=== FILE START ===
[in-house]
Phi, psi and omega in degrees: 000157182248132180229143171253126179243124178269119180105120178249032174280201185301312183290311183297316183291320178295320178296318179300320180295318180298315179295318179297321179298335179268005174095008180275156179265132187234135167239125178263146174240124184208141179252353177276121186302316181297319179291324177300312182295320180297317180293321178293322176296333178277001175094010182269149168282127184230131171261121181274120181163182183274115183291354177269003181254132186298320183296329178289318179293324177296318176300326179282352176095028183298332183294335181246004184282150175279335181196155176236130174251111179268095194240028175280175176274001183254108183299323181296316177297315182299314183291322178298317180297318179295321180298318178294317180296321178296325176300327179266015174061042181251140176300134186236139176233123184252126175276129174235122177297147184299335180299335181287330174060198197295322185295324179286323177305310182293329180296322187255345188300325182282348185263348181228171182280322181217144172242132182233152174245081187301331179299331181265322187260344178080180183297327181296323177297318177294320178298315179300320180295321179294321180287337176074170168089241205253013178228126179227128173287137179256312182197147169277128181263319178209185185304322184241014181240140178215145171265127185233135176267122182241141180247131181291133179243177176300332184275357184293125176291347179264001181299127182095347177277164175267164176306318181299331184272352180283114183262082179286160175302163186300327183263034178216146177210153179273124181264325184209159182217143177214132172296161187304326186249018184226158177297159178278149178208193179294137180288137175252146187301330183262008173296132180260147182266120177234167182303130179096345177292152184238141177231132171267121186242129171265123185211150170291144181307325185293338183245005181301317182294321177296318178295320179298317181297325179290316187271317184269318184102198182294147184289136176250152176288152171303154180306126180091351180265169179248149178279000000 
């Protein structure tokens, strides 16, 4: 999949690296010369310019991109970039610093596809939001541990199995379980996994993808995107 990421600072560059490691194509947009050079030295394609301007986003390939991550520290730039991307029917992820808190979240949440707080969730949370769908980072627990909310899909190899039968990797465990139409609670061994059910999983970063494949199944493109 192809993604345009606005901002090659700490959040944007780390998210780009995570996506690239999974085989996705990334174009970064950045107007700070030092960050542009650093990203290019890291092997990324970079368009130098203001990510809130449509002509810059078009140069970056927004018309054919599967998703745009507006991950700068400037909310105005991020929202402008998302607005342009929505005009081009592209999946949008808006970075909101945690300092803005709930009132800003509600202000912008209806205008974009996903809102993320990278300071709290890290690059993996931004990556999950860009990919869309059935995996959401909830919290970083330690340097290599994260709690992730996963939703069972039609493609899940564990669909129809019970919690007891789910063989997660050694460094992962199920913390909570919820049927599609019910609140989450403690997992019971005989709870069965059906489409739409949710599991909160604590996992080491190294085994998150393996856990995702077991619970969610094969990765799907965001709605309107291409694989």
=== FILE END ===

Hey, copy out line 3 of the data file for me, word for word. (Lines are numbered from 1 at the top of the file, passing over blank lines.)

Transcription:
């Protein structure tokens, strides 16, 4: 999949690296010369310019991109970039610093596809939001541990199995379980996994993808995107 990421600072560059490691194509947009050079030295394609301007986003390939991550520290730039991307029917992820808190979240949440707080969730949370769908980072627990909310899909190899039968990797465990139409609670061994059910999983970063494949199944493109 192809993604345009606005901002090659700490959040944007780390998210780009995570996506690239999974085989996705990334174009970064950045107007700070030092960050542009650093990203290019890291092997990324970079368009130098203001990510809130449509002509810059078009140069970056927004018309054919599967998703745009507006991950700068400037909310105005991020929202402008998302607005342009929505005009081009592209999946949008808006970075909101945690300092803005709930009132800003509600202000912008209806205008974009996903809102993320990278300071709290890290690059993996931004990556999950860009990919869309059935995996959401909830919290970083330690340097290599994260709690992730996963939703069972039609493609899940564990669909129809019970919690007891789910063989997660050694460094992962199920913390909570919820049927599609019910609140989450403690997992019971005989709870069965059906489409739409949710599991909160604590996992080491190294085994998150393996856990995702077991619970969610094969990765799907965001709605309107291409694989």